Debonair Languages have recently completed a project with Bolton University that involved the provision of Interpretation support for an incoming delegation of 20 senior academics and principals from Shanghai, China during a three-day working visit to the University of Bolton. Click here for full details.
Please contact us for a competitive quote:
📞 01204 290125
Debonair Languages have recently completed a transcription and translation project with Mountain Way Pictures, who specialise in producing video content for the Arts and Charity sectors.
Our Operations Manager, Stuart McGuire, responded to the client’s LinkedIn request looking for freelance translators in 9 different languages to watch several videos and translate and transcribe various languages into English. The videos were of students who attend a summer school in London who were asked a series of questions both in English and their native language.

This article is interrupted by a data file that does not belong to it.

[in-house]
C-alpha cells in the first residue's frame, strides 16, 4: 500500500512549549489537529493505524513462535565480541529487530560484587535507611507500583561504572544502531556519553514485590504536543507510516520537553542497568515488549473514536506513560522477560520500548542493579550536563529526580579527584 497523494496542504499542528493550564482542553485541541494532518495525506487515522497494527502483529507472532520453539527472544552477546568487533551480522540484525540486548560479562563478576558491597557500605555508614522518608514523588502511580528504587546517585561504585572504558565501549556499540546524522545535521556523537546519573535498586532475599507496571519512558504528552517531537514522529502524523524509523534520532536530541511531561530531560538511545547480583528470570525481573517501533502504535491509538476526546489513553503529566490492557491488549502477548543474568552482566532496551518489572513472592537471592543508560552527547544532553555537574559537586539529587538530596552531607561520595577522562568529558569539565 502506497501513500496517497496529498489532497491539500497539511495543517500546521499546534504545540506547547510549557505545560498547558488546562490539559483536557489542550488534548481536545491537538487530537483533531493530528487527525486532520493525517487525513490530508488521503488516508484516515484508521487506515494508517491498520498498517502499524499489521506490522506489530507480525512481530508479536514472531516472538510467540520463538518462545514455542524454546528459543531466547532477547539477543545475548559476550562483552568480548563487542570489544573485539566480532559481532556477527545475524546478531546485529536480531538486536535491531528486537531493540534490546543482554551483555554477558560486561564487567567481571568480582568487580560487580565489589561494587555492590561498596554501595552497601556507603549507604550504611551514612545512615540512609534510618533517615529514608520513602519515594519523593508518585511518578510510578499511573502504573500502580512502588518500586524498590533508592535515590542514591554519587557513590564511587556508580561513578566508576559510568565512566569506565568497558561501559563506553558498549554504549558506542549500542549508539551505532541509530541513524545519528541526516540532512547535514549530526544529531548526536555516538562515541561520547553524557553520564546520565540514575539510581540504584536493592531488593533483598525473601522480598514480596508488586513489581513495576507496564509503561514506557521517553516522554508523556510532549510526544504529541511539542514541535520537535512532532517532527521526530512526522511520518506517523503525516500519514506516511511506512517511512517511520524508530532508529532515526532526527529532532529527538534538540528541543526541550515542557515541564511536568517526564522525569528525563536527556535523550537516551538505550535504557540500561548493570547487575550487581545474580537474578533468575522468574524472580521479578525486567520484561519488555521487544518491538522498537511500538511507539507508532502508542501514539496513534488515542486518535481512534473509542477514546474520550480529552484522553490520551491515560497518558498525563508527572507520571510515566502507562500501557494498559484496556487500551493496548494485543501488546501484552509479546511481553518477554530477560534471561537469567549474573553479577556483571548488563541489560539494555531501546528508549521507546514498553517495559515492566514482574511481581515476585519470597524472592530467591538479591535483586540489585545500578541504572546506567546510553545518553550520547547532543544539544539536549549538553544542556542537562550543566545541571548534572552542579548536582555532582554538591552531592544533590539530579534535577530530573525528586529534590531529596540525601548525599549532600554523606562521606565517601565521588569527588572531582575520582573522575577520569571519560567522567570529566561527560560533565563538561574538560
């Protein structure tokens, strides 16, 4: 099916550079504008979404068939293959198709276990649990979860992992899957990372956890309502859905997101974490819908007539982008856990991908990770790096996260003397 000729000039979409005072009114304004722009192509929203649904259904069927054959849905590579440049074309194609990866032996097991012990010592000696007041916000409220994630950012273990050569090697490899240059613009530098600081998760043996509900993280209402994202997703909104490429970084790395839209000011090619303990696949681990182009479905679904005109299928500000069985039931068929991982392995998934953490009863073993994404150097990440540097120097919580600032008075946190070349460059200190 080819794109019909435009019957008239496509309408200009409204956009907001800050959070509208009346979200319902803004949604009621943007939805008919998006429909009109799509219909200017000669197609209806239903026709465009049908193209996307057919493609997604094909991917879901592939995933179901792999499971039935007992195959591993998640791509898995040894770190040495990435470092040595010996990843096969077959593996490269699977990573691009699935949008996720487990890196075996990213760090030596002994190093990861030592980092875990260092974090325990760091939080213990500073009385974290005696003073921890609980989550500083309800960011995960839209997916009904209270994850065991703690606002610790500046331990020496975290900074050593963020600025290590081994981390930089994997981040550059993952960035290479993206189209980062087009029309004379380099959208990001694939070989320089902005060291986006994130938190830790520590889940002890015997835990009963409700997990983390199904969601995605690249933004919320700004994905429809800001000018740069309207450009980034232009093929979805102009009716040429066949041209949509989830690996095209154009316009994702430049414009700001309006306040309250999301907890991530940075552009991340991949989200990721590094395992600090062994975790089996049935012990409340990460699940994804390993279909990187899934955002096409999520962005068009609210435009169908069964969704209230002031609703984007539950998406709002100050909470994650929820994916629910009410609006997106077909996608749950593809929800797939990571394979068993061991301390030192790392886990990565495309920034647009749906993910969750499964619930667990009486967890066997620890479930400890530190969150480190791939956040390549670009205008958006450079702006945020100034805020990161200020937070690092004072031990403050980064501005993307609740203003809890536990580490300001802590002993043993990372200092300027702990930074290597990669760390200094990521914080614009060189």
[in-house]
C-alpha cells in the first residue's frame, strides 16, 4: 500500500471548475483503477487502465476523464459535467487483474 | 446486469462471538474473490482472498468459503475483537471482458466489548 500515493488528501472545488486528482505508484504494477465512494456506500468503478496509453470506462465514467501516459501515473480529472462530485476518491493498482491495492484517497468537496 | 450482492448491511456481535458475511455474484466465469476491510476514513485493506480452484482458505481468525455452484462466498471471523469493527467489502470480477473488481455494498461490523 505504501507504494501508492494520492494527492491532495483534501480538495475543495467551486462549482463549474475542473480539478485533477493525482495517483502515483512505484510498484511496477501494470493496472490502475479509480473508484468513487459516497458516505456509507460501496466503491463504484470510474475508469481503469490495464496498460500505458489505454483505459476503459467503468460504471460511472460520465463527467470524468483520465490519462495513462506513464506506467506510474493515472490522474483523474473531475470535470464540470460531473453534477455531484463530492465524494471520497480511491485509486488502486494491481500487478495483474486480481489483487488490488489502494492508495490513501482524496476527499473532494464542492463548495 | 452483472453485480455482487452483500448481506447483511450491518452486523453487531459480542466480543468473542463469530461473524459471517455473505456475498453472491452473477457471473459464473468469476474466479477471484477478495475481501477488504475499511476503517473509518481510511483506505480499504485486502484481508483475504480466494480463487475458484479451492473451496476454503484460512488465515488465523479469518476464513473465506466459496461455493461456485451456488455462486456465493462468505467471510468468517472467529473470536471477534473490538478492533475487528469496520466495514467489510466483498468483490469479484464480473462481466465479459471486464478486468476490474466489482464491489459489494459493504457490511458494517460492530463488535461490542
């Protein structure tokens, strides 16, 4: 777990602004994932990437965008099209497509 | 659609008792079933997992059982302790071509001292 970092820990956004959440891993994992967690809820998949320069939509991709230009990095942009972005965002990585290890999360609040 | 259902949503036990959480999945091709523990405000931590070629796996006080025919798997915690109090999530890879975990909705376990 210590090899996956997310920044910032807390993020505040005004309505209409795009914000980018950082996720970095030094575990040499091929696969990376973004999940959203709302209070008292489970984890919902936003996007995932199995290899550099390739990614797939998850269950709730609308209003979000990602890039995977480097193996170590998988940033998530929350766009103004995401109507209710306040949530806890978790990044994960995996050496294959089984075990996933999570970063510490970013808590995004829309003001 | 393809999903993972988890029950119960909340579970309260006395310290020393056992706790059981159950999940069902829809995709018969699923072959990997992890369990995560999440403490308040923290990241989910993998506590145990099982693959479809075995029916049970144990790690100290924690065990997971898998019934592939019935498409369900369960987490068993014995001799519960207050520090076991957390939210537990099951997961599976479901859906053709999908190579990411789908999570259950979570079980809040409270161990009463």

Stuart contacted Filmmaker & Co-Director, George Magner, and offered to project manage the whole process and for Debonair to provide all of the linguists required, the client accepted our quote and then confirmed that they wanted to use Debonair translation services.
Stuart co-ordinated the entire project and to the client’s delight, the process was turned around very quickly. After the linguists had watched the videos and provided time coded transcripts and translations, the client then edited the videos and returned for the same linguists to re-watch and proof-watch to ensure that everything was correct.
Please contact us for a competitive quote:
📞 01204 290125 or 0161 6377114
Over the years Debonair Languages have been providing translation services, we have noticed that companies use different methods to get translation done.
We understand that for infrequent and short translations are sometimes sourced in slightly unprofessional ways. Some companies may initially try to cut corners when they need content to be translated but the results, no matter which industry they belong to, can be disastrous especially when they have more and more substantial and regular needs of translation.